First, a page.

After banishing the game from my house and reading this enlightening article from Soren Johnson, I have decided that the showdowns in Call of Juarez present the player with the perfect storm of frustrations: on thematic,gameplay dynamic, and mechanical levels, they work to frustrate the player and set the AI up to be seen as a cheater.
Game Thematics: "Clint Eastwood Always Shot First"
As Nels points out, the history of Western storytelling has instilled the assumption that the protagonist will come out on top. The fight might swing back and forth and the things will get tense, but the audience knows who will walk away when the dust settles.
Techland did an excellent job of conveying the feel of the filmic Western, perhaps too well: by introducing the possibility and the reality of the protagonist's failure, the game stands in opposition of well-established cultural expectations. As a fan of Westerns, the idea that the protagonist must win the showdown is almost axiomatic. Thus, any subversion of this iron law must point to subversion on the part of the AI.
I fully admit this is my fault, and that it probably is not fair to let my past experiences color my perceptions of the game. However, as Johnson says "with cheating, perception becomes reality." And besides, as Clint said, "Fair's got nothing to do with it."
See? Even when his gun misfires he still shoots first!
Game Dynamics: Shoot First, Aim Later
Most of the gameplay in Call of Juarez follows the model popularized by games like Halo and Gears of War. While the player is outnumbered by enemies, the AI controlled characters can take less damage and tend to shoot less accurately during the fights. Combined with plentiful ammo and regenerating health, these mechanics reward risky behavior.
The showdowns stand in sharp contrast to other sections of the game, as the player is suddenly as vulnerable as the AI, precise timing is mandatory, and a lack of cover and regenerating health provide no second chances. While the majority of the game is asymmetrical (in that the AI and player have different goals and abilities), in key moments it becomes symmetrical (in that the AI and player have the same goal and abilities).
Johnson comments that it is "especially challenging for designers of symmetrical games" to create fair fights. If the player can overcome the AI too easily, there is no challenge, but if the AI seems to possess unseen advantages, the player begins to suspect cheating. In the case of Call of Juarez, the juxtaposition between asymmetrical and symmetrical gameplay styles was jarring enough to precipitate thoughts of cheating.
Game Mechanics: IGN is Right
While it is fun to rag on IGN, I have to agree with their assessment of Call of Juarez's showdowns: "Beware; the opponent cheats by always having 100-percent accuracy."
Even if I managed to draw quickly enough, I would often miss the mark and eat the AI's lead. Curiously, the AI never fumbled with the draw, nor shot wide of the mark, leading me to believe that, in a situation that should be a relatively fair fight, the AI has an unfair advantage.
Johnson addresses the problem of making the AI fallible, even more so than a player:
In the original Civ, the AI was hard-wired to declare war on the human if the player was leading the game by 1900AD. This strategy felt unfair to players – who felt that the AI was ganging up on the human – even though most of them would have followed the same strategy without a second thought in a multiplayer game.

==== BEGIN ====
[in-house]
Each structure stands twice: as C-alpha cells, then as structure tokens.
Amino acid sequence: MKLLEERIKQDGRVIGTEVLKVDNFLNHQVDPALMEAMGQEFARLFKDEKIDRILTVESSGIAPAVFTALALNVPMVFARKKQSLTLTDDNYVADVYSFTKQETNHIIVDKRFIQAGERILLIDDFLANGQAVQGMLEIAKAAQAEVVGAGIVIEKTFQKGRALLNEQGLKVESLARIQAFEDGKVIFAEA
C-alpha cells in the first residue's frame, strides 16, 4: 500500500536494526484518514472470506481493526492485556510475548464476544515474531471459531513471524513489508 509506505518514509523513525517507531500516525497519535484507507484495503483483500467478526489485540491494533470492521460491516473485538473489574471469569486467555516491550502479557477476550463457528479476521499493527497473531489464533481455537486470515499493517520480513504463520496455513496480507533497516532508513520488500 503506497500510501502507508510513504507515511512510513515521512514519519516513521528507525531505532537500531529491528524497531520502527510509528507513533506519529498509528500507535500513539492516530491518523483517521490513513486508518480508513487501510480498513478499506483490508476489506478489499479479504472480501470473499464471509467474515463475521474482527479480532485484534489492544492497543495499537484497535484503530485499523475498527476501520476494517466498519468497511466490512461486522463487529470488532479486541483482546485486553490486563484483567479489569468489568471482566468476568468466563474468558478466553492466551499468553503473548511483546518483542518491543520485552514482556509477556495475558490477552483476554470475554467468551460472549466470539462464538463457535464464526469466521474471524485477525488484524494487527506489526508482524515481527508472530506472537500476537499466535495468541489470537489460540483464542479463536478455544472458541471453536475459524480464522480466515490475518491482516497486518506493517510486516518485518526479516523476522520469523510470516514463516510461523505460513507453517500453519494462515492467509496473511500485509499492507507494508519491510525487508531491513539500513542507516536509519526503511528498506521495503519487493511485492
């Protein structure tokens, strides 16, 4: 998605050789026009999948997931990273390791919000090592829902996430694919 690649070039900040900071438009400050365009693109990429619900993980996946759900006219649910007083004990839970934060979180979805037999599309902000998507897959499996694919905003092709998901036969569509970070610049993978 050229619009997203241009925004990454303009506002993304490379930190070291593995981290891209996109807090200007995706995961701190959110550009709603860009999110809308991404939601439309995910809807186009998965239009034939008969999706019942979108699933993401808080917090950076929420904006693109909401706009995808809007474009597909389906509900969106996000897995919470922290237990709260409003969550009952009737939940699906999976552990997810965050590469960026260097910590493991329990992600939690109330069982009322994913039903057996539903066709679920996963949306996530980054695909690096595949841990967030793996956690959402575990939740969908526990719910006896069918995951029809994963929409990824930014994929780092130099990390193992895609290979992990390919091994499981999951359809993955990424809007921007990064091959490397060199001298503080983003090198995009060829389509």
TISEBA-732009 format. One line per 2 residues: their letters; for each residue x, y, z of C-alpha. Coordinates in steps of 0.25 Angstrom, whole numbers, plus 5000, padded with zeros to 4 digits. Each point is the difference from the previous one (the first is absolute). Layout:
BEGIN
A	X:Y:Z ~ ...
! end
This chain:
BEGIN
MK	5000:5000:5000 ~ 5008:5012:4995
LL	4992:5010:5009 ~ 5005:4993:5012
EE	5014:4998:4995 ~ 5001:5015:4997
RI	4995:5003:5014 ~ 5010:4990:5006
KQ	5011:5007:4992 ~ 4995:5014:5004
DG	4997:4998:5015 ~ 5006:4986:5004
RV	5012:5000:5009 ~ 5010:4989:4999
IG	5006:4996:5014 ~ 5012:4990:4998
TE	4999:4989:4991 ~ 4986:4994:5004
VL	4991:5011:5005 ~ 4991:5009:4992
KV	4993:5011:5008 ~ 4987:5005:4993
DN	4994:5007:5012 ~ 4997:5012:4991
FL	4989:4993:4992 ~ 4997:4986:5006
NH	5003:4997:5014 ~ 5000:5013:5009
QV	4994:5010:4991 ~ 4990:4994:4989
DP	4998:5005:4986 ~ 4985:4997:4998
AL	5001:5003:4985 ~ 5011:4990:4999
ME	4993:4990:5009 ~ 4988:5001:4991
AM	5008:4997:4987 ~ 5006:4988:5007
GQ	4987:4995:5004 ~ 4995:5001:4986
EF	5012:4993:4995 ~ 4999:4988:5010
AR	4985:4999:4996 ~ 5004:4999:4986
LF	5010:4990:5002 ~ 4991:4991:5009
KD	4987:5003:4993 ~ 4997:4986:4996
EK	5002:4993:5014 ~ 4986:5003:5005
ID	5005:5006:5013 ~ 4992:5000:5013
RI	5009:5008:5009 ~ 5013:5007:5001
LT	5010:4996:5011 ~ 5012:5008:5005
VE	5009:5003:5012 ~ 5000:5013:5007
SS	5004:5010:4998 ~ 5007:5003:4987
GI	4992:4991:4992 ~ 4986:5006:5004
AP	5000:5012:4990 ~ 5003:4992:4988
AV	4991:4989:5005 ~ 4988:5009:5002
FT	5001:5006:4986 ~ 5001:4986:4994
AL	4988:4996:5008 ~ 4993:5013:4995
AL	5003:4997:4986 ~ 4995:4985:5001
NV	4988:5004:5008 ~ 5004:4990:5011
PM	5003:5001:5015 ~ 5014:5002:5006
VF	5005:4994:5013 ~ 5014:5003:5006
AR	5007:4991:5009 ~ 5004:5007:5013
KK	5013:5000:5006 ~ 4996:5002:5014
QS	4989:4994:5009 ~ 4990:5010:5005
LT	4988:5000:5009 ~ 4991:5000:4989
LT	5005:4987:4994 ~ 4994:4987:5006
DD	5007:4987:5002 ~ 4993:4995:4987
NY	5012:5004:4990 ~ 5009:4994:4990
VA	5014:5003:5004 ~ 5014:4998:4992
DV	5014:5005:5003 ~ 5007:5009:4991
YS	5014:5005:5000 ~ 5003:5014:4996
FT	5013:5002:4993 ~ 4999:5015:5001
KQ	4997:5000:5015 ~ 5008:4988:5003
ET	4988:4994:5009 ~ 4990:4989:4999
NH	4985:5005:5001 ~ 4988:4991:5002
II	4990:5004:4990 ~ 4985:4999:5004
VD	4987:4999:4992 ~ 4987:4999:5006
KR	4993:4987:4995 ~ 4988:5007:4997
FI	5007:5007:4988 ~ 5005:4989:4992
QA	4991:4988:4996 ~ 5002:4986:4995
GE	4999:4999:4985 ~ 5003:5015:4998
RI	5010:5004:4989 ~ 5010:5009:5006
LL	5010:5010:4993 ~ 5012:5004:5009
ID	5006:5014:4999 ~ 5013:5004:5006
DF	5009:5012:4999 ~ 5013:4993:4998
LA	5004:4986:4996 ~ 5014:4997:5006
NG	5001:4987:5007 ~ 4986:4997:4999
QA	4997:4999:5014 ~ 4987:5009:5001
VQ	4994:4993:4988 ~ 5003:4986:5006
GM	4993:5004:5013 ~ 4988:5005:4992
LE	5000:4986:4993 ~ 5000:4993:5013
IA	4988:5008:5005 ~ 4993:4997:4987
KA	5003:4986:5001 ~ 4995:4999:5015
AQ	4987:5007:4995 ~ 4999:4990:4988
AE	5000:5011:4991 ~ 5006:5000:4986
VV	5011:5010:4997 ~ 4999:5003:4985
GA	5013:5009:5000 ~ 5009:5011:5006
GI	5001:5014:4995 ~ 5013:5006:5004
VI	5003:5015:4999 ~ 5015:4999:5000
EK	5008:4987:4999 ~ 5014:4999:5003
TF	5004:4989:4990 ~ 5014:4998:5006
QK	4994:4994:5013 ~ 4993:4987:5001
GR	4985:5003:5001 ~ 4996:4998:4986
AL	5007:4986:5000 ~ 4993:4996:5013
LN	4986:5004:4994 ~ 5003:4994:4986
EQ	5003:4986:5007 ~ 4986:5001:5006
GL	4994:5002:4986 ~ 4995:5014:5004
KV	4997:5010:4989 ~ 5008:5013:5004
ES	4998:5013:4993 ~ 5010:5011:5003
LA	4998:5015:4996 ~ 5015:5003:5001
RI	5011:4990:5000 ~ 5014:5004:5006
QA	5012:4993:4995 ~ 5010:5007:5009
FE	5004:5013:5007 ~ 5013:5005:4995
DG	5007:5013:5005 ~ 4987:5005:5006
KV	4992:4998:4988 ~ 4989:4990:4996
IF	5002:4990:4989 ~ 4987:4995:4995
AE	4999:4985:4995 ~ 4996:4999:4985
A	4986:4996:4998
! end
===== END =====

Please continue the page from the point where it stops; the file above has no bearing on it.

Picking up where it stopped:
The key here is that only "most" players would use the same strategy as the AI. Humans are notoriously illogical and individualistic, which leads to both unconventional strategies and random mistakes. Without building in some sort of capacity for error, the enemies in Call of Juarez gain unique advantages over the player.
The signal to draw is the sound of a bell in the sound track, and while the chime takes place at a set point, a myriad of factors can still lead the player to make a mistake. Even if the player remembers (or correctly guesses) when the bell will sound, they must still must circle the AI opponent to maintain a clear target with the left thumbstick, keep the character's independently movable hand close to the gun with the right thumbstick , and pull the trigger at the correct time after drawing. Add to this the many biological annoyances gamers face, such as sneezing, blinking, and sweating, and the idea that your opponent will draw, aim, and kill reliably becomes exasperating.
Possible Solutions: Ways to Win the West
How could the duels in Call of Juarez been improved?
One route would be to give the player more tools towards victory. Perhaps a force feedback system with various levels of vibration that signaled the right time to draw? While it would detract from the game's visually immersive capacity, an aiming meter akin to the ones used for punt controls in the Madden games would have given players a visual representation of their accuracy. Imagine a situation in which the player must manually stop the aiming meter at the correct point to make an accurate shot. At first, the meter would swing back and forth rapidly, but it would eventually slow as the time to draw neared. This system would also give players the option of choosing to risk taking an early, but possibly less accurate shot.
However, these solutions might have proved too contrived for the feel of the game. The solution then comes back to cheating. As Johnson concludes, if games must cheat, they should do so "only in favor of the player." If Techland was looking to make a celluloid western in digital form, preserving the feelings of power and control exuded by Western heroes may have justified a hobbled AI.
Having to retry a gun battle ten times would have never happened to the The Man With No Name, so it should never have happened to me. And if that makes me a cheater, so be it.